DENVER -- A federal judge has unsealed documents alleging officers intimidated witnesses to a brutal jailhouse attack and federal prosecutors will investigate the practices of the Denver Police and Sheriff's Department.
The documents paint a very disturbing picture with allegation of a Denver Jail pod out of a control, where a sheriff's deputy orders inmates to assault each other.
A federal investigation will soon be underway because of Jamal Hunter, a former inmate who claims a deputy facilitated and then looked the other way while he was brutually attacked in his jail cell.
A federal judge wants the U.S. Attorney's Office to look into whether Denver Police internal affairs officers broke the law when they interviewed Amos Page, another inmate who is a key witness in a civil lawsuit.
"What Judge Kane saw were tapes of Denver Police officers trying to intimidate a witness who was going to testify against the Denver sheriffs," attorney David Lang said.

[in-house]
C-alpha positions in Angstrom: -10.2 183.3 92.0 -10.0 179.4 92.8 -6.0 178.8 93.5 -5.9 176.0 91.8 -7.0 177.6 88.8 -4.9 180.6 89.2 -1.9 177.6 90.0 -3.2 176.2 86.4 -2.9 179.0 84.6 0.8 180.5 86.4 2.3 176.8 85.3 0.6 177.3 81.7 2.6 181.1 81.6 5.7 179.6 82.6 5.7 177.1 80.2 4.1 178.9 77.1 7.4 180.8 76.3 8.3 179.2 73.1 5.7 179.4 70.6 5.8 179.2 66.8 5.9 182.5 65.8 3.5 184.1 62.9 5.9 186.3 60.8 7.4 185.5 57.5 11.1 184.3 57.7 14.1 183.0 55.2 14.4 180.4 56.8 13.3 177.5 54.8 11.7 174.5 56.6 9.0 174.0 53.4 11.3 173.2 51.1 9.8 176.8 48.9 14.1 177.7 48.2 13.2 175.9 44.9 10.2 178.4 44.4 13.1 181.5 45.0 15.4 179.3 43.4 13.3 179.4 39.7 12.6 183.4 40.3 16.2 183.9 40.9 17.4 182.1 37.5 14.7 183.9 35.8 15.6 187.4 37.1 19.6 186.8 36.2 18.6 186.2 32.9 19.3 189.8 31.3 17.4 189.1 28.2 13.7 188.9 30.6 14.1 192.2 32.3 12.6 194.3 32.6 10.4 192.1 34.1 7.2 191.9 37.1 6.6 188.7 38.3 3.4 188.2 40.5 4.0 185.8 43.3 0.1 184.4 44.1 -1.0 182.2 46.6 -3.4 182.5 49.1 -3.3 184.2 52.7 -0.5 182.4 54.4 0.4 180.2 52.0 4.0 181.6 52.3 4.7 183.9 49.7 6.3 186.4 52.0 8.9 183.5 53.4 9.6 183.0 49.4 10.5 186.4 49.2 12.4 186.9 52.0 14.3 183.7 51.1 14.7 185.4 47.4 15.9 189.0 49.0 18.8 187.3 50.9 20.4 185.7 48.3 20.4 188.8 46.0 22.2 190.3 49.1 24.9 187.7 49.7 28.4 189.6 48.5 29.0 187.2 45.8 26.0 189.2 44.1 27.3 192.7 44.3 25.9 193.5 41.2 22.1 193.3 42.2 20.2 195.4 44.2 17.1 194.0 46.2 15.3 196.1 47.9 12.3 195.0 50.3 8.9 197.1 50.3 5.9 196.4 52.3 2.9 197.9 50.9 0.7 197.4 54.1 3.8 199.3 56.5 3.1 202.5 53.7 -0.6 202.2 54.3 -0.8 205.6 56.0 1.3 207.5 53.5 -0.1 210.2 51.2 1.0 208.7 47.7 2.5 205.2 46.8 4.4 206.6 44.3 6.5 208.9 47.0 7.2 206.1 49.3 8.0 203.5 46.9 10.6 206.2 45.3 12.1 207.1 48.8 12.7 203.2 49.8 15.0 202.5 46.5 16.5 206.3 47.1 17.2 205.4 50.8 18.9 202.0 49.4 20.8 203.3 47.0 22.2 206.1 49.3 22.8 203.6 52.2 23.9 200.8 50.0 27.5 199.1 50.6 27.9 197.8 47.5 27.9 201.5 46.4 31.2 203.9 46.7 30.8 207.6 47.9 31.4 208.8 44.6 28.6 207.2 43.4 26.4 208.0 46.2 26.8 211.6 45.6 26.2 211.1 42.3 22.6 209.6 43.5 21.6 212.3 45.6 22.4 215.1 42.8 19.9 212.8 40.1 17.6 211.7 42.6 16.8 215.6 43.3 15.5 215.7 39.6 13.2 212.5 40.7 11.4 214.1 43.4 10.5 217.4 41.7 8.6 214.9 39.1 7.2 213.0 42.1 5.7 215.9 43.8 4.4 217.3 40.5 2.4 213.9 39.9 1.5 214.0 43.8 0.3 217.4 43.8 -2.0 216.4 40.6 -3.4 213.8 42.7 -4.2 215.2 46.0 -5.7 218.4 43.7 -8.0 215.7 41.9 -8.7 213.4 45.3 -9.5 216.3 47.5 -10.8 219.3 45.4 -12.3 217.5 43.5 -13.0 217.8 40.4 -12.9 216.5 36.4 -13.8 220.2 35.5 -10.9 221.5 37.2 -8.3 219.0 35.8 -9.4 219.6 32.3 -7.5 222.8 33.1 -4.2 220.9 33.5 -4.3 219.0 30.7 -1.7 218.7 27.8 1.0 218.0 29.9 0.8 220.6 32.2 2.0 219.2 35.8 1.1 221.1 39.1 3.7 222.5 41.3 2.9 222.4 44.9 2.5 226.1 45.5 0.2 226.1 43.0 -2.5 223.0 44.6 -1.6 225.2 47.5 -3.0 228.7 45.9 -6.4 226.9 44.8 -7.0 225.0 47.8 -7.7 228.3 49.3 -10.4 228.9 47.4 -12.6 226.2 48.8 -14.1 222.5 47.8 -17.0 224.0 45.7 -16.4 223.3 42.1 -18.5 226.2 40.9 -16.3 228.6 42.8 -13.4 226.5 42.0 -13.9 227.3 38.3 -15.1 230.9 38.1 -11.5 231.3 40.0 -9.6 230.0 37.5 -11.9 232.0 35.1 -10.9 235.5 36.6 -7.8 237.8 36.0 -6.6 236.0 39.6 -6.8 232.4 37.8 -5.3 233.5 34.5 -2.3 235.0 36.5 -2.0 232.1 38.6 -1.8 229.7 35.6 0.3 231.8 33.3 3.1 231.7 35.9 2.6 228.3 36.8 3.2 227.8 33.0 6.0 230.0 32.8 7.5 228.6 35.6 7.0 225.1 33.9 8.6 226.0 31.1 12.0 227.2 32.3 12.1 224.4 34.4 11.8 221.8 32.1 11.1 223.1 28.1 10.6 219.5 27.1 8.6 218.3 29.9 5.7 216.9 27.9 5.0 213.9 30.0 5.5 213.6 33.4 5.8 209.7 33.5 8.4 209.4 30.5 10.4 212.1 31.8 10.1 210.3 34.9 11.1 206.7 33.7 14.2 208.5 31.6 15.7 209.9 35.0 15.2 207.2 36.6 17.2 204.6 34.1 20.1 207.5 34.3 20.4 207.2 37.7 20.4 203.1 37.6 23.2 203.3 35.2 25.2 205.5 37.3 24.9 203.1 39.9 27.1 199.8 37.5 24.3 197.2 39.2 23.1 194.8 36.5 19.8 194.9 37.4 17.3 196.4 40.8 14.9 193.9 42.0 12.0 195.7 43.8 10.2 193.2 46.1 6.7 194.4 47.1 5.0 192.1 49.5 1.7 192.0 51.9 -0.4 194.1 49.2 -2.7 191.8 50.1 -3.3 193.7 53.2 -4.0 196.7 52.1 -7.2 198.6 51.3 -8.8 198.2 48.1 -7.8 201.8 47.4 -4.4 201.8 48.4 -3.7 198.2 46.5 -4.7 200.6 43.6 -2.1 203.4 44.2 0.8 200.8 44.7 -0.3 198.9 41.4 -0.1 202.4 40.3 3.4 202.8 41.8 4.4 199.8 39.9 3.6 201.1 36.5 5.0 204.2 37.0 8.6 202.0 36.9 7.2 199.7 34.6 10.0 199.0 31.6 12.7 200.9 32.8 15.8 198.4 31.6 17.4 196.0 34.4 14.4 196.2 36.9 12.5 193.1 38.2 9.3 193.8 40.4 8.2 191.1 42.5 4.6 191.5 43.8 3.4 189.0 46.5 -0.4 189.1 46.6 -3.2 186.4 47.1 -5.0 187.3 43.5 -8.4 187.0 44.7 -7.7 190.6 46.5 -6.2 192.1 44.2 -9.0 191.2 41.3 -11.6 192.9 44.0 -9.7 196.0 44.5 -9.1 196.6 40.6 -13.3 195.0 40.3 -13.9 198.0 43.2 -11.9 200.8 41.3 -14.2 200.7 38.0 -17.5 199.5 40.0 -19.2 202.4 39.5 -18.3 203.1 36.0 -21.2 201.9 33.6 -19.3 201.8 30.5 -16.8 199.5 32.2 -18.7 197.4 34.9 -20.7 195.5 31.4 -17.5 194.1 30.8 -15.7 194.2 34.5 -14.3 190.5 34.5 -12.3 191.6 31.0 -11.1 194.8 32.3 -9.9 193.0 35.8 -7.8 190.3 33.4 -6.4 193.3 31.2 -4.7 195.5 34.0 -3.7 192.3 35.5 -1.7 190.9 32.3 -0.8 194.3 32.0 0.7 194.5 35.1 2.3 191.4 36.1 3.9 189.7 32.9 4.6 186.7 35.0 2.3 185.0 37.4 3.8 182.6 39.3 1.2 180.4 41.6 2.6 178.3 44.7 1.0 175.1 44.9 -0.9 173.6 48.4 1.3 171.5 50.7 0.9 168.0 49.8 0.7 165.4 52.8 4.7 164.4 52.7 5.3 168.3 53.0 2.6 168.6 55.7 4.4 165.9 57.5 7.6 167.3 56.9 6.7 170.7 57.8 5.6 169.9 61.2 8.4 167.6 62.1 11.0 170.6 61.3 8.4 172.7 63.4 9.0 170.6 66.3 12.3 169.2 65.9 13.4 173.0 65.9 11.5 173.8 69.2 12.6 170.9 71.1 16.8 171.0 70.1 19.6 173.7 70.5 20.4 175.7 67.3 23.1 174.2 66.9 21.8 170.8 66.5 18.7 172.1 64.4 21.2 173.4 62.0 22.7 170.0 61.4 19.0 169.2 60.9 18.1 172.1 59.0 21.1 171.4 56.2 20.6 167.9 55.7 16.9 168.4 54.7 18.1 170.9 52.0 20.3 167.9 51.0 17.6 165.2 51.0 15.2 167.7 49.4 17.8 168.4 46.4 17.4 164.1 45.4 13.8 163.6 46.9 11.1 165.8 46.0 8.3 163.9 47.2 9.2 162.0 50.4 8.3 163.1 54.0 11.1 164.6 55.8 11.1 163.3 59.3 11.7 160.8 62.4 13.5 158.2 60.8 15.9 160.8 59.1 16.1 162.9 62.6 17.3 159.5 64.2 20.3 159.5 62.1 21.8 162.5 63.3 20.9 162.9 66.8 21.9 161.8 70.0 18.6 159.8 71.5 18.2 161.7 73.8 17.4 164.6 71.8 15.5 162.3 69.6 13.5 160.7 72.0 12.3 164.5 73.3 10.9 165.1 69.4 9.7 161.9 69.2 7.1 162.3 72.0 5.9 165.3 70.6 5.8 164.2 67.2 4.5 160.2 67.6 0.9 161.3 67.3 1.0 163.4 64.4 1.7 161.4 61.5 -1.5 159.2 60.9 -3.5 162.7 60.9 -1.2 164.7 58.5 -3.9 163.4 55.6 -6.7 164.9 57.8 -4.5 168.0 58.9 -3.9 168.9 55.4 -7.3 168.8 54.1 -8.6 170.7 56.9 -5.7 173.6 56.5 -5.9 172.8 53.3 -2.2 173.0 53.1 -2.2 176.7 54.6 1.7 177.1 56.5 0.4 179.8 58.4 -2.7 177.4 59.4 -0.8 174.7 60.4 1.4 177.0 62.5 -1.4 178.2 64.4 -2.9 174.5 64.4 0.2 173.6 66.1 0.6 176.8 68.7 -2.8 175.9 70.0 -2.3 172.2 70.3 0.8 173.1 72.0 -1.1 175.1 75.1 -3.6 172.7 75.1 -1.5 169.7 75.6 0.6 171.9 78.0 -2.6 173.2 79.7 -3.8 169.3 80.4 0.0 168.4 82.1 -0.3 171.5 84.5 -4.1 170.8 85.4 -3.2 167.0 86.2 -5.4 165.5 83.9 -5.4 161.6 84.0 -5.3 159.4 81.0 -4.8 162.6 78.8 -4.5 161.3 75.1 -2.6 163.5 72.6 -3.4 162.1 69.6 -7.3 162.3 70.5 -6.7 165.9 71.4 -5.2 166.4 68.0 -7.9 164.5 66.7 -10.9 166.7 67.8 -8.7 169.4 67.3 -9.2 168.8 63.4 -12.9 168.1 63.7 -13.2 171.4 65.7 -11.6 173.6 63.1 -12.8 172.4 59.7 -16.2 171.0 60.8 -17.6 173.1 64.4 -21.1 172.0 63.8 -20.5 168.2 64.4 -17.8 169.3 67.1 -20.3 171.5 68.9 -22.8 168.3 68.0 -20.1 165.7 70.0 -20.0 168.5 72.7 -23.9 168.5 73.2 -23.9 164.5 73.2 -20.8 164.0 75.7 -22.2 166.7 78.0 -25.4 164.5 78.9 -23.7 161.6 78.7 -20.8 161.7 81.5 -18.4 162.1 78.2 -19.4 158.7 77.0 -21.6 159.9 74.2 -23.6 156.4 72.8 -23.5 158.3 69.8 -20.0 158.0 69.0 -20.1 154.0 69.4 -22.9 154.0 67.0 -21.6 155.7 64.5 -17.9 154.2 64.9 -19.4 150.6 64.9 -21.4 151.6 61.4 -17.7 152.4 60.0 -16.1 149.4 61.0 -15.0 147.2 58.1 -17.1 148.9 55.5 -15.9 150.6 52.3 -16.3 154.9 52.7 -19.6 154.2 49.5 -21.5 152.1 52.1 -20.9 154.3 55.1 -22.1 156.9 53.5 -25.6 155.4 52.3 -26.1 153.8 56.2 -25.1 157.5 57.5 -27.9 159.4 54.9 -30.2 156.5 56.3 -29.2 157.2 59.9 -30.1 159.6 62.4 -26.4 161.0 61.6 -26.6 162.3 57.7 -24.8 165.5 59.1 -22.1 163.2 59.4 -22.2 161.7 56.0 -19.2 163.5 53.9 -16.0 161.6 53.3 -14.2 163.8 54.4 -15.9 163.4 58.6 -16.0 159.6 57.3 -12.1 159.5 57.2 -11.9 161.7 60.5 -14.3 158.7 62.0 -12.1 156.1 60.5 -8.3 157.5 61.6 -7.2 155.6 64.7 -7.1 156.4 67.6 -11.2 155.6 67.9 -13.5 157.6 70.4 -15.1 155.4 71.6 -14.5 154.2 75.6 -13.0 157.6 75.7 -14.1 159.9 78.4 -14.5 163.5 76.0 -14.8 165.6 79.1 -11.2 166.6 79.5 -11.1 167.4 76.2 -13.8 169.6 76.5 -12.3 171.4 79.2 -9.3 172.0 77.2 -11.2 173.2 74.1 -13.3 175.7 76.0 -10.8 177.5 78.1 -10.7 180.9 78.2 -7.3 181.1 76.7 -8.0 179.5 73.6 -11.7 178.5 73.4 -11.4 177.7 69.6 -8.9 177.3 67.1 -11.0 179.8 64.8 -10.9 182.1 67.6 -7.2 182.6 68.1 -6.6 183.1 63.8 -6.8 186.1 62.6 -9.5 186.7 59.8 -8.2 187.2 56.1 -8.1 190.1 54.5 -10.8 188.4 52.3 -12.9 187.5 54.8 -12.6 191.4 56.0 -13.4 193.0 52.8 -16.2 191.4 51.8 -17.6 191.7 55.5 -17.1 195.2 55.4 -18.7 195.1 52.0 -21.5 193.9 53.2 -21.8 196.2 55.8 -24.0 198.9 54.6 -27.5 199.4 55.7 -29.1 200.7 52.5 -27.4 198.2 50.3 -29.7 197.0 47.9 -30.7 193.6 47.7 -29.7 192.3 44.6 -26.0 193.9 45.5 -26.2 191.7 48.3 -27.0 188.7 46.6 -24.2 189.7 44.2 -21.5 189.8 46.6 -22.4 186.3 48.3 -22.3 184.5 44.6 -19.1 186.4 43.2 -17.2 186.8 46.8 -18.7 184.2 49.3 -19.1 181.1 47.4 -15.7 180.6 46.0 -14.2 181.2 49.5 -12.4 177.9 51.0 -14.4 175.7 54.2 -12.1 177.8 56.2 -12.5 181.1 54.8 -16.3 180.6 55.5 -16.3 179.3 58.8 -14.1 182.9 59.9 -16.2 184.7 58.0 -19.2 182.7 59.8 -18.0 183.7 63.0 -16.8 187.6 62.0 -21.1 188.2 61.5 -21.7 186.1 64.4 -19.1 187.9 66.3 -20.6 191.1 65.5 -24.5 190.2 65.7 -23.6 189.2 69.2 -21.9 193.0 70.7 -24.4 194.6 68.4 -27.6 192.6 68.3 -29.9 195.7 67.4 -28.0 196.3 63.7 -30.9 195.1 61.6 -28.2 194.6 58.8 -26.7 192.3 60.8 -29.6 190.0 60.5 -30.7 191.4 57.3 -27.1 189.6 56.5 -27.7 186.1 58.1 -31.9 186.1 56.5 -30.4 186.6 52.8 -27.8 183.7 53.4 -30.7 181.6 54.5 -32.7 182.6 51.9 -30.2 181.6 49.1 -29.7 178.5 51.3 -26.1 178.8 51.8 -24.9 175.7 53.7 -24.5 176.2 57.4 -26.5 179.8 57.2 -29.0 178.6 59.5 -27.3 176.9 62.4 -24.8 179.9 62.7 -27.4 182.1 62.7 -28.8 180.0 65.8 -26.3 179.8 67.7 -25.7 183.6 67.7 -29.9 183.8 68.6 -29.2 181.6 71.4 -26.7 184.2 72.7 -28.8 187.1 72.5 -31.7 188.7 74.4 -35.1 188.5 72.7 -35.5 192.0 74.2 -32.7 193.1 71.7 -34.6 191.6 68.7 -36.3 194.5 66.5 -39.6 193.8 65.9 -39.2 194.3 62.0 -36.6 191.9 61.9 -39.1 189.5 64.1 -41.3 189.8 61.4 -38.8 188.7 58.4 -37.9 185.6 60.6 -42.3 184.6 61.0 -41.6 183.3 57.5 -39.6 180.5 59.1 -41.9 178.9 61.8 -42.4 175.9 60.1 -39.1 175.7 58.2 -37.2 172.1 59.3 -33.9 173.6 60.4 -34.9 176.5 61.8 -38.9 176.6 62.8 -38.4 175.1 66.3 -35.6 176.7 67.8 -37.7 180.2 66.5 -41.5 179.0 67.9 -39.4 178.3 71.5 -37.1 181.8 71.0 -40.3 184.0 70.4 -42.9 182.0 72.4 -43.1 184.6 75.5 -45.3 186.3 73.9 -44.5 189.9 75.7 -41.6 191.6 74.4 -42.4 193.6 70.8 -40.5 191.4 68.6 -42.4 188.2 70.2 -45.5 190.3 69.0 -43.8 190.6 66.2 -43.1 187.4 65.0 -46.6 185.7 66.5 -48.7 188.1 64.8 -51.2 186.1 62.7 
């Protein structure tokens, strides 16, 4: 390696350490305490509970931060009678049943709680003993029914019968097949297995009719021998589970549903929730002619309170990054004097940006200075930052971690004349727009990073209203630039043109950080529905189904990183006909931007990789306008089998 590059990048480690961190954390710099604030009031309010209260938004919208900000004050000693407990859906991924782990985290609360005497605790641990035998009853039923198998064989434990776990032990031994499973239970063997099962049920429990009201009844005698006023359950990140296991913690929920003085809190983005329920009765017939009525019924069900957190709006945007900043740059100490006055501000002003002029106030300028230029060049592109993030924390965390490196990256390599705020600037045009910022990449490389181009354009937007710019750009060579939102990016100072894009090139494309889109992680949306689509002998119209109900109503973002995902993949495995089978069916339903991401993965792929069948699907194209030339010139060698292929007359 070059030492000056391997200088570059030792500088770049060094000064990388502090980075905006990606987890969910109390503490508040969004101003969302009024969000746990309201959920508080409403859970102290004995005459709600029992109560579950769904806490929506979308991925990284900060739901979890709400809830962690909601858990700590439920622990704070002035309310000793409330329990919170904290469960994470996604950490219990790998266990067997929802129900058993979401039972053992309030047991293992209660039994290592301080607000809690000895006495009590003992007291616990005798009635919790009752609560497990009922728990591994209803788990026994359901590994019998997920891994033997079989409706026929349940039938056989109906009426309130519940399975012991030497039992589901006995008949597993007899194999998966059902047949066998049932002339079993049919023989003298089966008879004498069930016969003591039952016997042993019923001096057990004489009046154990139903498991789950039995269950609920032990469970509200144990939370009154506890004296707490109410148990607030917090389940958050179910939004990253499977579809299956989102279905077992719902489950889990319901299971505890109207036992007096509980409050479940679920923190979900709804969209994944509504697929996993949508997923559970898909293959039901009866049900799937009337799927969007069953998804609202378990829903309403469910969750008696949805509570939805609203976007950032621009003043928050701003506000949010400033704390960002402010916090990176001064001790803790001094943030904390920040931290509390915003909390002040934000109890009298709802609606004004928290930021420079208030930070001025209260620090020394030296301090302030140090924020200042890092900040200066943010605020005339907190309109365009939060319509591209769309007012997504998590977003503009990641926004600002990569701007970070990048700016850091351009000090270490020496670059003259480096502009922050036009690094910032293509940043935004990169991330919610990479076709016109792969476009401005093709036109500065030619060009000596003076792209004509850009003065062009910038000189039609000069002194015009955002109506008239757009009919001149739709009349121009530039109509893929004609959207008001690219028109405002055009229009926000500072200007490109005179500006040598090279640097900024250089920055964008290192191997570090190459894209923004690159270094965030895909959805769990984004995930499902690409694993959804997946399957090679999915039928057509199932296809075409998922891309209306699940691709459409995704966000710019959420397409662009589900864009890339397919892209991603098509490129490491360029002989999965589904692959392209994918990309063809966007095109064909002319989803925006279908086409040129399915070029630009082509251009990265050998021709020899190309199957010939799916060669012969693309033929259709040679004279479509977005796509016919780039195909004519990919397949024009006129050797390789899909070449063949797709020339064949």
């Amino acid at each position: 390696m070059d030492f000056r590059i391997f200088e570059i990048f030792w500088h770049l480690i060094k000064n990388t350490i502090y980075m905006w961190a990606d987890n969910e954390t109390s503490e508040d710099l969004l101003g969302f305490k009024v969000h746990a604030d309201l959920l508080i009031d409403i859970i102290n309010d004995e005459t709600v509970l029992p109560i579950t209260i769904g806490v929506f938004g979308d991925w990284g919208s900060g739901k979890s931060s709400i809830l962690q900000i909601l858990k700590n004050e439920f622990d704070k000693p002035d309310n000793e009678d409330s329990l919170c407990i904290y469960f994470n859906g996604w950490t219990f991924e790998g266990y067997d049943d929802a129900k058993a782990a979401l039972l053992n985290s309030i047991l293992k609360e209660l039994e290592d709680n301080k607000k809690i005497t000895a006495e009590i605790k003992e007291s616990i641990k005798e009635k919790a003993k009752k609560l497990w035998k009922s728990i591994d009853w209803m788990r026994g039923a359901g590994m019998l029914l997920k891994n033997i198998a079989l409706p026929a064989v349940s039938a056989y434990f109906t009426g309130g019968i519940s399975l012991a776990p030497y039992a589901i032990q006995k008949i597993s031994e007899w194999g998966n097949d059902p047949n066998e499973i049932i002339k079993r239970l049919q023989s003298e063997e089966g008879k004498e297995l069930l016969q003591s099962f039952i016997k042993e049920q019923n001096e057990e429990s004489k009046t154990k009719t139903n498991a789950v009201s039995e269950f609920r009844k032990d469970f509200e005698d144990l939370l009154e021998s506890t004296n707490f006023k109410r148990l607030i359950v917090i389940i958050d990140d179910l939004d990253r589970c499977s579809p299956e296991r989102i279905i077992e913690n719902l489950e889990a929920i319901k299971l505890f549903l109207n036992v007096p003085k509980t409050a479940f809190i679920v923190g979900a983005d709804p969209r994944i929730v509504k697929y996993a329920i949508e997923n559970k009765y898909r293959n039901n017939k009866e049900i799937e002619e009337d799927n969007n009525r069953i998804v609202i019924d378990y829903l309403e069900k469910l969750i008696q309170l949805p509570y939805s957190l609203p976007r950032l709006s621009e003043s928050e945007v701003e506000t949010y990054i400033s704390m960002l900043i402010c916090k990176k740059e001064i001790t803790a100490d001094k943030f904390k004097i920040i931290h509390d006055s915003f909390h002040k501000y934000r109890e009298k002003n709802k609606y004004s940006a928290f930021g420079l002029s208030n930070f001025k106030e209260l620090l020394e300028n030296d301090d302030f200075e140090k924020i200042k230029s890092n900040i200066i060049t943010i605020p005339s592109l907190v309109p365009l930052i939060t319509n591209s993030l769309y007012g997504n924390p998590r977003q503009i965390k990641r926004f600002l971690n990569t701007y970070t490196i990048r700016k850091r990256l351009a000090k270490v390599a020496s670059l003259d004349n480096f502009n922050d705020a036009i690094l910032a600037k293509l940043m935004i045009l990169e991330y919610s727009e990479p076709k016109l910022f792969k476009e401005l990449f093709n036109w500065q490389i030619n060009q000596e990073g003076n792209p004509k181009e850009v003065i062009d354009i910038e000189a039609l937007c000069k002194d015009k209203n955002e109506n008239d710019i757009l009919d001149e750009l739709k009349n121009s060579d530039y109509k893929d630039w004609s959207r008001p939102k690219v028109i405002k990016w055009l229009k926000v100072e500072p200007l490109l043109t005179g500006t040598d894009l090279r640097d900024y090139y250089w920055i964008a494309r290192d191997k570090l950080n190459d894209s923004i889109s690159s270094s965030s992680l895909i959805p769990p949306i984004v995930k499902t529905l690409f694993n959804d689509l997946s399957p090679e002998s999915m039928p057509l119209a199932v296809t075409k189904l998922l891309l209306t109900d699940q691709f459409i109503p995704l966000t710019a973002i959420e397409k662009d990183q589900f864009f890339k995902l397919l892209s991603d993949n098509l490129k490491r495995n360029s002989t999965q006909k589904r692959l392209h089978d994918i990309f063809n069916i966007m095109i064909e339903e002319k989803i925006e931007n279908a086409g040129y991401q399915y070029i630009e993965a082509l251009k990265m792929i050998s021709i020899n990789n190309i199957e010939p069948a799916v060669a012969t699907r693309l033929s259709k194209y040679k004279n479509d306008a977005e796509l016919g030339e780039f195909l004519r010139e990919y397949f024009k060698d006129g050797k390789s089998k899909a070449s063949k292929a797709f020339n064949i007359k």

In an affidavit just unsealed, Page says the deputy at the center of the investigation "let me run the pod."
"I would joke with him about being drunk on his shift," he says. He "would allow me to give other inmates violations such as 50 punches to the chin."
In the jail cell beating of Hunter, Amos says, "I observed the burning and beating of Jamal Hunter. He had been knocked out four to five times. Hunter was screaming the entire time he was conscious."
Court documents also reveal DPD investigators warned Page that if he testified in Hunter's civil suit, he could be implicating himself in a crime.
Police Chief Robert White says he welcomes the investigation.
"I feel very comfortable in saying I don't think there's any improprieties on the part of our investigators as it relates to this particular incident," he said.
The chief says it's not unusual for the police department to investigate complaints at the sheriff's department. The deputy invovled in the civil lawuit denies all allegations against him.